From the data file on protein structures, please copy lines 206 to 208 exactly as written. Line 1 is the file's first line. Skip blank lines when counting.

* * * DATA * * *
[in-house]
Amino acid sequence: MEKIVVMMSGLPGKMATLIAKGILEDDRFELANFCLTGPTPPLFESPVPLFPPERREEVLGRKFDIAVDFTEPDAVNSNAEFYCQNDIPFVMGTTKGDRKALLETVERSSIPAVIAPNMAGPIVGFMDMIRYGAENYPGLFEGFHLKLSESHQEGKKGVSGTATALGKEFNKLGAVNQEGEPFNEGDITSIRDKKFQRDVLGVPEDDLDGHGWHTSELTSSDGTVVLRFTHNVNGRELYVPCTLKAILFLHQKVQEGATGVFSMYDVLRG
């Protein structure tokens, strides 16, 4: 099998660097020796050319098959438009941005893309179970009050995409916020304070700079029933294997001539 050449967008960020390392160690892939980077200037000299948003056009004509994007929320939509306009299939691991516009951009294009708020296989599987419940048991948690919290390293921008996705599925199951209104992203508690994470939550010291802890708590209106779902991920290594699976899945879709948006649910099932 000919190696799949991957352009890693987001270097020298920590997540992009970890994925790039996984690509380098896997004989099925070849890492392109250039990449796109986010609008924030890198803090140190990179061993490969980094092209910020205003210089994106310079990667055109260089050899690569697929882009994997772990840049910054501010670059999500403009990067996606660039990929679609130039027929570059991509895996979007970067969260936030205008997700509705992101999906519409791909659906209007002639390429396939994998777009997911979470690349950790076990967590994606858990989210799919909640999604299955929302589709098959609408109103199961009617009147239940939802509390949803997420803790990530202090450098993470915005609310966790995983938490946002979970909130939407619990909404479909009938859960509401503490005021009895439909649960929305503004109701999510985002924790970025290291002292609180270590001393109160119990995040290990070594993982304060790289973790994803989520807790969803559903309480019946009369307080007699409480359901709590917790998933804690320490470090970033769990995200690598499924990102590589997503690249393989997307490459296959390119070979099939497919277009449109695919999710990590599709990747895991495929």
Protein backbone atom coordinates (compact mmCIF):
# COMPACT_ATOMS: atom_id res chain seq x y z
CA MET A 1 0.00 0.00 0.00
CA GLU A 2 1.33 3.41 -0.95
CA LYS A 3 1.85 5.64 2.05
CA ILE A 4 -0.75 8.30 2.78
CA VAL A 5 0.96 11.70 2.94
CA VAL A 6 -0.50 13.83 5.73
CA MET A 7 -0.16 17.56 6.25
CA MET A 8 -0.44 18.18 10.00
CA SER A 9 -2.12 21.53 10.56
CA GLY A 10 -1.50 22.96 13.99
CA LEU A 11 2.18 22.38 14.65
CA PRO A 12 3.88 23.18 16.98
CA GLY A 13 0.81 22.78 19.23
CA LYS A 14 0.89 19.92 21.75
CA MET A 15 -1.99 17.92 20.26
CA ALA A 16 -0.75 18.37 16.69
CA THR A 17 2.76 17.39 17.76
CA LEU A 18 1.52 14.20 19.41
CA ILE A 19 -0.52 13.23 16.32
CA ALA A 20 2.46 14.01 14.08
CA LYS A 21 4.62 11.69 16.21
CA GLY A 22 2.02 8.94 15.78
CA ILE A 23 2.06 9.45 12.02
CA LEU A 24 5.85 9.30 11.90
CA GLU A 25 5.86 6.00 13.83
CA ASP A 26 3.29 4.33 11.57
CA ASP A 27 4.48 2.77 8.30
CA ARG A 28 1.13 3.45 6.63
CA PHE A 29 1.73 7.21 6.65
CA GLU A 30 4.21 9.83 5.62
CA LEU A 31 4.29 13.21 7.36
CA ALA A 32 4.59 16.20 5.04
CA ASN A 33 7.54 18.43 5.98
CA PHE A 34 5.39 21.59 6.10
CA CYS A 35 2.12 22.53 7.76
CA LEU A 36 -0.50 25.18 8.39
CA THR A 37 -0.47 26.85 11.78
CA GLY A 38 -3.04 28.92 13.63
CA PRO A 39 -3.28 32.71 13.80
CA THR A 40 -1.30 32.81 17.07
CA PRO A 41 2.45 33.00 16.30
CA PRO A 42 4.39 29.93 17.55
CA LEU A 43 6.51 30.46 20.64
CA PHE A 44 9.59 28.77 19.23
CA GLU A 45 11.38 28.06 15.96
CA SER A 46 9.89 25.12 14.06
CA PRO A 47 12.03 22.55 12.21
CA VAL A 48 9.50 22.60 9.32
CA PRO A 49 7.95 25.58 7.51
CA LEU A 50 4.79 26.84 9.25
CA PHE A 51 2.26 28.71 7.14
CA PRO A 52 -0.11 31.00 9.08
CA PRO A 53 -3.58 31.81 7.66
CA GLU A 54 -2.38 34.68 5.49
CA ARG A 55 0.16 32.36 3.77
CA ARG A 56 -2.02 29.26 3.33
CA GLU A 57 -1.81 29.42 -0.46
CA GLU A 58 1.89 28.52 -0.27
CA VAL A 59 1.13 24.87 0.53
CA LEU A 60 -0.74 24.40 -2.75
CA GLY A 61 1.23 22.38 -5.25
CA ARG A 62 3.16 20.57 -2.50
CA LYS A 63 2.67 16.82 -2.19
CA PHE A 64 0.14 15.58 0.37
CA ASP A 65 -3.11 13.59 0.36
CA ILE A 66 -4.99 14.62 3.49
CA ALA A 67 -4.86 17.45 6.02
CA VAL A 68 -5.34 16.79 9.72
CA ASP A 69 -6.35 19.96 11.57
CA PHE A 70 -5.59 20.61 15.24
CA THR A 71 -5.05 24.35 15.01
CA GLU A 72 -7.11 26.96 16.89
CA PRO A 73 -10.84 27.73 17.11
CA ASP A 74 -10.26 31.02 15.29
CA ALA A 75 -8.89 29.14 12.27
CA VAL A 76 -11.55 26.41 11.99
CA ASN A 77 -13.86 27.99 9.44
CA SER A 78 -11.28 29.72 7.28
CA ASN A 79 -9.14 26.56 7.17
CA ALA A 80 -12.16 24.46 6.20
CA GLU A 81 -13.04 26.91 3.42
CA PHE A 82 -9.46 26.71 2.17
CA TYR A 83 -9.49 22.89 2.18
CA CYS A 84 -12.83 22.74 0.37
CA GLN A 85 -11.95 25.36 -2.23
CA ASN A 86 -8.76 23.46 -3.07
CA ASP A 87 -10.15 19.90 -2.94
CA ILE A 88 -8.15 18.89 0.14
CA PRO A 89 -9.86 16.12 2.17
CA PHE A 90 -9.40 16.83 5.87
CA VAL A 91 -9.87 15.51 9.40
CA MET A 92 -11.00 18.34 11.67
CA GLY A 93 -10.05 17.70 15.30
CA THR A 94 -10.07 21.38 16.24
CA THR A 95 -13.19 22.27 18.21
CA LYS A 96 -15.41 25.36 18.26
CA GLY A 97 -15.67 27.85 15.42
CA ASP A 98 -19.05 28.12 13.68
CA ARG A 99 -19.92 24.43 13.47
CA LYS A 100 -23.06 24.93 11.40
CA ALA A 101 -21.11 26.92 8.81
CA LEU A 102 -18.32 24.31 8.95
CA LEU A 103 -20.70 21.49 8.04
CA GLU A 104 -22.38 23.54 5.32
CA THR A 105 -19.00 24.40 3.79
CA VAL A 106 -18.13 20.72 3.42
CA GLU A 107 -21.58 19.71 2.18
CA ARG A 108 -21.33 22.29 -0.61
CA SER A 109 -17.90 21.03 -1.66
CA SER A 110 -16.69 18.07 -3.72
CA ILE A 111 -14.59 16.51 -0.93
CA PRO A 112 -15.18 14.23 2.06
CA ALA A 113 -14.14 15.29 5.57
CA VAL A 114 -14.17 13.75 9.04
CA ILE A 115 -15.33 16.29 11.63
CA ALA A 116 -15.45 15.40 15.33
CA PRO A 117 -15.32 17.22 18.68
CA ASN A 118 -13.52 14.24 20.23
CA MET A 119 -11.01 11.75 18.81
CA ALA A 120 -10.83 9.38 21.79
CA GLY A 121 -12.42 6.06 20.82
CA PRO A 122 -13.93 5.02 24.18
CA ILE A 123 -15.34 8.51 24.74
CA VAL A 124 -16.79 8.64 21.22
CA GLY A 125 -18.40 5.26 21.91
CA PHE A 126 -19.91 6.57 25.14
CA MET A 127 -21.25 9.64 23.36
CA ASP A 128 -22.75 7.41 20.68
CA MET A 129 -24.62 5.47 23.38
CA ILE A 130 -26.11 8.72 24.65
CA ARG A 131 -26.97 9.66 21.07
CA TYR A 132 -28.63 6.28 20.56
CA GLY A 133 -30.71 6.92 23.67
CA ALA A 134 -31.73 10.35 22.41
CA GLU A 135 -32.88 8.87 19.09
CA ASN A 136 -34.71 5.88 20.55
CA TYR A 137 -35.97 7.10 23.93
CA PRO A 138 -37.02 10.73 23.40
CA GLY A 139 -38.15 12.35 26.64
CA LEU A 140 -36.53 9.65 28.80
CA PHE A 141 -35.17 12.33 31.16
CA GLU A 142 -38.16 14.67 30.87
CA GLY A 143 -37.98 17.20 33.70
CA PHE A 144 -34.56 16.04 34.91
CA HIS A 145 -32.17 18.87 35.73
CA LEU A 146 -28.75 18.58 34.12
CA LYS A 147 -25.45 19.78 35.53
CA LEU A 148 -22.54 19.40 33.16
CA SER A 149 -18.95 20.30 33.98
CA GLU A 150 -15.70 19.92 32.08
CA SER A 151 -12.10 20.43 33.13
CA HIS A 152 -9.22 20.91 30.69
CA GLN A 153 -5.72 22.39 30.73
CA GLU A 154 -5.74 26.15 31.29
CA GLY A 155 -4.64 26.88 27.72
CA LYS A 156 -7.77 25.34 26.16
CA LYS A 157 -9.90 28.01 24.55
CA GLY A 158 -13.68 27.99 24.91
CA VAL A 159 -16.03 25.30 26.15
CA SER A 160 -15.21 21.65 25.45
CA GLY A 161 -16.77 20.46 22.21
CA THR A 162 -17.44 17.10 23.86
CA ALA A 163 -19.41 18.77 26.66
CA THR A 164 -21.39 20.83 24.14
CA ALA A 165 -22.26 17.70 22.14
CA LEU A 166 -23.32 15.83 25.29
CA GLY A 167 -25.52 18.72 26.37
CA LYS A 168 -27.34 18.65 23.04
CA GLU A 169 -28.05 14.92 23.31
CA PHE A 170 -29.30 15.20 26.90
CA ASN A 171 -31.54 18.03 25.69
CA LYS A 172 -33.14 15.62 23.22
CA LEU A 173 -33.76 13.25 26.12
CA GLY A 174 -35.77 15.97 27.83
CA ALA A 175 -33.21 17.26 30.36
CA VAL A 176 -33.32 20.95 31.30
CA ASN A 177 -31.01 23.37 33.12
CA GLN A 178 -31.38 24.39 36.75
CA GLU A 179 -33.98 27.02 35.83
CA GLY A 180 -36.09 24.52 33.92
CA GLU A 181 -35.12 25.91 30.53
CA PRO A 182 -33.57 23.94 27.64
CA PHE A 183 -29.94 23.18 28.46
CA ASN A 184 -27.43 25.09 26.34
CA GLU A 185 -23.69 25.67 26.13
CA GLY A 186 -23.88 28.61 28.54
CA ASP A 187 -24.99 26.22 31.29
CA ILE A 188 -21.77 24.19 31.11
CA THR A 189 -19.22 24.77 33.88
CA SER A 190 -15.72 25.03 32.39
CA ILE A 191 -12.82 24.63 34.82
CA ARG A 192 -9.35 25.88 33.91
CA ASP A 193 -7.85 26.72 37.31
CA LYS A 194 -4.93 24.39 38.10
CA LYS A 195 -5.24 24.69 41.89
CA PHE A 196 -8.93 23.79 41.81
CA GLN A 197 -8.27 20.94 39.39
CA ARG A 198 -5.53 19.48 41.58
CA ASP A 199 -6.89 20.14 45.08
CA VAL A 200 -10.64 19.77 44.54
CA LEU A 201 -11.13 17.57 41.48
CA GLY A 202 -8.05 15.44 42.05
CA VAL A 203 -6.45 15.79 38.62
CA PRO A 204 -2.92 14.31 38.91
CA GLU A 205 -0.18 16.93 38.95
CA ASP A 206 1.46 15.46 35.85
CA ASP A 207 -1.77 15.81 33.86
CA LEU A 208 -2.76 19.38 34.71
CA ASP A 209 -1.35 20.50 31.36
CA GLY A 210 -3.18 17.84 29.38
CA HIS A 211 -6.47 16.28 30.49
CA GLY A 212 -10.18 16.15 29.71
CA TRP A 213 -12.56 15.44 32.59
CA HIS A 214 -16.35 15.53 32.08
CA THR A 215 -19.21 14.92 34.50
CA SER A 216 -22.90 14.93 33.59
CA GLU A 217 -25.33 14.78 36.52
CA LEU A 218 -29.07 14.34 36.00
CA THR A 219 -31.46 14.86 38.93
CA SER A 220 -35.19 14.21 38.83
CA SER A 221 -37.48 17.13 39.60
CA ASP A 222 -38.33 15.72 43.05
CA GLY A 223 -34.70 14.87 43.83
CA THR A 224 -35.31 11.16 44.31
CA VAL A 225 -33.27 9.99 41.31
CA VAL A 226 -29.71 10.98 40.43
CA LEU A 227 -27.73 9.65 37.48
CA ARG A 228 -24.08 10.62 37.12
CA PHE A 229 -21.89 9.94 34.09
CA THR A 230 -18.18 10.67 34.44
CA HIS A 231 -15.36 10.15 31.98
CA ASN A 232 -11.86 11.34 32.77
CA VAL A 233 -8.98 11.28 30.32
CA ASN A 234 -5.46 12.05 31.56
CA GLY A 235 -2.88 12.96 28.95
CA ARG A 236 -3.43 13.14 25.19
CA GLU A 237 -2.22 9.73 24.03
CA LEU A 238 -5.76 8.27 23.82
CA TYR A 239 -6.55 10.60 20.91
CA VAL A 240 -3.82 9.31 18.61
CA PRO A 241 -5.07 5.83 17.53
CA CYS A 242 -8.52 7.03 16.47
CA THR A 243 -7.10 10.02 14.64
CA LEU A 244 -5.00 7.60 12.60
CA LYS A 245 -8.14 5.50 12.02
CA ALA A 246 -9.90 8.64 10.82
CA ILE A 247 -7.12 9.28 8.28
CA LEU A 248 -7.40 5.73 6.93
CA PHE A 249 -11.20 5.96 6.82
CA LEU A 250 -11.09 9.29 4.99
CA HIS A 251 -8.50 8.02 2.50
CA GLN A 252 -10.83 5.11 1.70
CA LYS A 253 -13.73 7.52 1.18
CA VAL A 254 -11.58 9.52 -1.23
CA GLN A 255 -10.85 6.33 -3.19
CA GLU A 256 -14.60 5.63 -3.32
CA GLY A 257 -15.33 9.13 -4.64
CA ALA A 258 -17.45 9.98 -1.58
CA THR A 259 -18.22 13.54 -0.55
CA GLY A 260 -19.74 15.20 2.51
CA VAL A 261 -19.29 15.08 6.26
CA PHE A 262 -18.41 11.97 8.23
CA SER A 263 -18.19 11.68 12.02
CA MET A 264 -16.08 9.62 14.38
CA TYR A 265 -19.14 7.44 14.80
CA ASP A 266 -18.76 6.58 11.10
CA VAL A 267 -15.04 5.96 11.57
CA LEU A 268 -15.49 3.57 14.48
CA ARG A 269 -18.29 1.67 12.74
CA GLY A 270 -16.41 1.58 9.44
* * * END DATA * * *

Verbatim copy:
CA LEU A 201 -11.13 17.57 41.48
CA GLY A 202 -8.05 15.44 42.05
CA VAL A 203 -6.45 15.79 38.62